I'm writing this text not even one month after the United States Supreme Court overturned Roe v. Wade, ending the right to abortion, and thereby women's bodily autonomy. This decision makes the dystopian world that Margaret Atwood describes in her 1985 novel The Handmaid's Tale and is visually depicted in Hulu's TV adaptation seem a lot less fictitious and more like a logical consequence of the momentum Christofascism is currently experiencing in the US. When I first received the text "The Mark" by Gregory Brophy, I felt some resistance to engage with the religious aspects of the text. My first experience in the US was as an exchange teacher at a Christian high school, living with a host family whose children attended the school. While I had heard about evangelical Christians, I had always thought of them as a fringe niche group. The culture shock of being suddenly thrown in the midst of born-again Christianity was quite severe. Yet, I don't think I would have understood the deep divide in US American culture without this experience to quite that extent. Since "The Mark" brought on some adverse memories from that time, I felt more drawn to engaging Brophy's notion of paranoid reading strategies he explains to have developed through the constant vigilance in fear of the devil, both for real-life situations as well as textual analysis.
I set out on a quest for films portraying paranoid protagonists whose distorted perception leads them to commit horrific acts of violence (which incidentally happens to apply to Christianity as well). What finally drew me to the Austrian film Homesick (2015) by Jakob Erwa and Black Swan (2010) by Darren Aronofsky was their frequent use of follow shots, often with a handheld camera, that struck me as emphasizing the protagonists' sense of paranoia that finally leads to their own destruction. When I rewatched the films, I was astonished by the similarities between them that hadn't occurred to me previously. The female protagonists in both films have an artistic career with a unique opportunity; according to their male teachers, their performances are technically excellent but lack emotion; the recurring theme of the angel has symbolic meaning; they perceive another woman as a direct antagonist, leading to their growing paranoia; when they finally access the level of emotional depth necessary for a truly spectacular performance, it unleashes an unforeseen darkness that consumes them; they attack and kill their female antagonist; this final attempt at liberation turns out to be their own suicide.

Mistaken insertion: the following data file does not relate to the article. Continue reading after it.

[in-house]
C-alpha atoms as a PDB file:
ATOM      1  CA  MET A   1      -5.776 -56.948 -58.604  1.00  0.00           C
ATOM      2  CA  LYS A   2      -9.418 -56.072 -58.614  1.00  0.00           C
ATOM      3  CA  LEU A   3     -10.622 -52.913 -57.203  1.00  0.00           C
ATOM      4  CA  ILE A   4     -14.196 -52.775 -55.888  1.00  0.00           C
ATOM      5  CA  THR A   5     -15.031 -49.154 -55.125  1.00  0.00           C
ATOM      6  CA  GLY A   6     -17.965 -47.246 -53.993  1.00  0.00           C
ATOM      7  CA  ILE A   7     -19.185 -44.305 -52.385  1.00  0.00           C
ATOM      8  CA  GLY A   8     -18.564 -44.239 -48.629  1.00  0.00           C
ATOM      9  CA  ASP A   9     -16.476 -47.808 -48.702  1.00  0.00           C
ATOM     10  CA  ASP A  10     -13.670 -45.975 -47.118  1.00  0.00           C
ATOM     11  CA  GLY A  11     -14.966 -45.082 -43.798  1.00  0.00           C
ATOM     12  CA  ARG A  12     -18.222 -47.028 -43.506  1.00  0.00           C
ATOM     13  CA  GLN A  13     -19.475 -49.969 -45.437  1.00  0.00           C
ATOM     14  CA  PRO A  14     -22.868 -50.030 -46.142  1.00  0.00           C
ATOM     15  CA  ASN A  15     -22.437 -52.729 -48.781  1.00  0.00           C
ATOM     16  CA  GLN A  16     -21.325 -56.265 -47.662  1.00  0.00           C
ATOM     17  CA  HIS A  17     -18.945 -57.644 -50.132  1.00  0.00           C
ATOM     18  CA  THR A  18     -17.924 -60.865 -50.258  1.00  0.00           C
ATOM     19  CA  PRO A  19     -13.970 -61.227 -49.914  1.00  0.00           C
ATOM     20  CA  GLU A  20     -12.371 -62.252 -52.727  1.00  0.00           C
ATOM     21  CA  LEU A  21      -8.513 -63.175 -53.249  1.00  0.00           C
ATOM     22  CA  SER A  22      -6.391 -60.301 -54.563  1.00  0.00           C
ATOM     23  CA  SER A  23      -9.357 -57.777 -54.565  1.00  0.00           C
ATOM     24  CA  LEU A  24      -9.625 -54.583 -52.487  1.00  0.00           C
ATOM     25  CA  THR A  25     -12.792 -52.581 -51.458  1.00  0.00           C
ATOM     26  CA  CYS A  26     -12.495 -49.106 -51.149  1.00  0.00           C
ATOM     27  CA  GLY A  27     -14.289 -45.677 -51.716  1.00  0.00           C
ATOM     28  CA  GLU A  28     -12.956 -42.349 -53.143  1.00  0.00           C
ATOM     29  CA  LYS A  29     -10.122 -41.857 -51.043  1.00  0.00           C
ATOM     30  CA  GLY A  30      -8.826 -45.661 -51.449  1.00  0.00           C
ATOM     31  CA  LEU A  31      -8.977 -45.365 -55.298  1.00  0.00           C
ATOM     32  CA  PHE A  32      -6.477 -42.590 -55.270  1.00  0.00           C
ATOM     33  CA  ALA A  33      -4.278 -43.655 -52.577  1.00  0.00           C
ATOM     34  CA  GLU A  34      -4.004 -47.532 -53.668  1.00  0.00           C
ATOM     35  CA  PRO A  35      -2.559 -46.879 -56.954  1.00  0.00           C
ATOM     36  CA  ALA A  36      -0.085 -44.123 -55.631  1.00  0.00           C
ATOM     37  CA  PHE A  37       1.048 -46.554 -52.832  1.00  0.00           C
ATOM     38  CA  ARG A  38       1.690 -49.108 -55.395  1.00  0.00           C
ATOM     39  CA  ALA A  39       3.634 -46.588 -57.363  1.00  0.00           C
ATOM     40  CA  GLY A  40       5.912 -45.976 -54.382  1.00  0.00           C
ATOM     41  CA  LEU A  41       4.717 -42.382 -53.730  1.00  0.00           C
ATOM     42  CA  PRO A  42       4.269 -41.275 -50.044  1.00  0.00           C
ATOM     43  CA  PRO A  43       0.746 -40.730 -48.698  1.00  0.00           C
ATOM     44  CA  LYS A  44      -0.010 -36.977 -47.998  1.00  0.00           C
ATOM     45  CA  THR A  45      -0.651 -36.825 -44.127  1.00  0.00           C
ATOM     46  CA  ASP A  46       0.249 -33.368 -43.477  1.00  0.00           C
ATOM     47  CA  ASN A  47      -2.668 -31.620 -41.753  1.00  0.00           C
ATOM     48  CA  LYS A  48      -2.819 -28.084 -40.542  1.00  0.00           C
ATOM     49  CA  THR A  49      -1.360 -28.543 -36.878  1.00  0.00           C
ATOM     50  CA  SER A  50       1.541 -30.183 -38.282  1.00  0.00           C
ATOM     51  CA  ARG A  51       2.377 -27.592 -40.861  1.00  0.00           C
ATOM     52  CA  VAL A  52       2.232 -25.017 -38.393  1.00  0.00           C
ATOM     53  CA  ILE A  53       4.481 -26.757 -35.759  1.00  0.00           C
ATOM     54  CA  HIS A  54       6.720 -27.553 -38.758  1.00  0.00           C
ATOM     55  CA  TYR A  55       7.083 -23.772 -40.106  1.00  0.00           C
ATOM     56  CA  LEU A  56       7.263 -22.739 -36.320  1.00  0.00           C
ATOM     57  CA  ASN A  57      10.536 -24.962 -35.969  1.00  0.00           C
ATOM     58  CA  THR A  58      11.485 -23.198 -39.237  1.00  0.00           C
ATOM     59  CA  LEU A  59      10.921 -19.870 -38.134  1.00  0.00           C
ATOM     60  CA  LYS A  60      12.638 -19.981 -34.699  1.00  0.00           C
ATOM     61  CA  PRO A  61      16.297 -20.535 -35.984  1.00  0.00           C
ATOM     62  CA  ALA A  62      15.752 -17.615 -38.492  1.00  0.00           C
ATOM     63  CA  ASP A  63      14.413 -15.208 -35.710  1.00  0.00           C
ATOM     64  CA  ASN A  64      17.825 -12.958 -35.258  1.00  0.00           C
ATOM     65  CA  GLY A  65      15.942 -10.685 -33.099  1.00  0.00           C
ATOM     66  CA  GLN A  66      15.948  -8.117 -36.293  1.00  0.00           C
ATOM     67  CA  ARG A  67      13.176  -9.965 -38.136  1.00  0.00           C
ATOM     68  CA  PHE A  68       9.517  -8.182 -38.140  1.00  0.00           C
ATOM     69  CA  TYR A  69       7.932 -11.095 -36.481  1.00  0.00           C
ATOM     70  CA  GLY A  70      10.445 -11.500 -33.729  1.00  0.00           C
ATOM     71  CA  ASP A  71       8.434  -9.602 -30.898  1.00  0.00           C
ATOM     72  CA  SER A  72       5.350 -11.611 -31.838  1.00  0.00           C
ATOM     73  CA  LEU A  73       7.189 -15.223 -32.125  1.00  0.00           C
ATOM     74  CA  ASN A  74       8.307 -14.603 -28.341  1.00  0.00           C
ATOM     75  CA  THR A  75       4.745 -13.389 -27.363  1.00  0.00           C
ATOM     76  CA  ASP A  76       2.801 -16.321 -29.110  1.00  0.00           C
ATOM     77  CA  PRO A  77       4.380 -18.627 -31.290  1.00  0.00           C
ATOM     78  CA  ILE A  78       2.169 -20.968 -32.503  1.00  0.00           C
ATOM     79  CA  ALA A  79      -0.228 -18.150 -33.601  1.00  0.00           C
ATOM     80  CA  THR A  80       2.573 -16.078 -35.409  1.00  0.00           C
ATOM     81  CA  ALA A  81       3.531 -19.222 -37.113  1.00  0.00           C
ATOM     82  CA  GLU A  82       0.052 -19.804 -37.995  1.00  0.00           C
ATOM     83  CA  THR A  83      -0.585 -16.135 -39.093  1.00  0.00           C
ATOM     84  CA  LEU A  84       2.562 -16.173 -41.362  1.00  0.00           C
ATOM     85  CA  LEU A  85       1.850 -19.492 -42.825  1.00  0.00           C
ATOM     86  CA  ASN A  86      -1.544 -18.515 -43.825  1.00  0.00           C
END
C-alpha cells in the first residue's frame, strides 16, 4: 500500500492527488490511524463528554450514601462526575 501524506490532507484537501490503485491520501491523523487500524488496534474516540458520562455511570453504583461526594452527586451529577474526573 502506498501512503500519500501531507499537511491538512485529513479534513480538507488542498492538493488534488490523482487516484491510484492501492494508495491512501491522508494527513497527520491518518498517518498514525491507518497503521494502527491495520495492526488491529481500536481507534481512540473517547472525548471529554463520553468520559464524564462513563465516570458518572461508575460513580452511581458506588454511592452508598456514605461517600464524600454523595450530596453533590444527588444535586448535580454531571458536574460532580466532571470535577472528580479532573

By adding the continuous soundtrack of the hanging scene from The Handmaid's Tale (2018), I argue that the female protagonists' mental deterioration is a product of their experience of the patriarchy upheld by female accomplices, and their final violent act the only way to achieve freedom within a society imbued with fundamentalist Christian beliefs. The lack of a male aggressor in Homesick and Black Swan as well as the sound clip from The Handmaid's Tale underscore the significance of systemic sexism that goes beyond the individual. The title of my video is not a question but a provocation that destabilizes the preconceived roles of victim and perpetrator, on a narrative as well as metaphorical level.
Maria Hofmann is a film scholar and video essayist. She holds a PhD in German and Moving Image studies. Her research focuses on contemporary documentary film, videographic criticism, horror film, and Austrian studies, and has been published in [in]Transition, Studies in Documentary Film, and Austrian Studies, among others. Her video essay "Beyond the Screen #nofilter" was screened at the Adelio Ferrero film festival where it received the award for best video essay in 2018.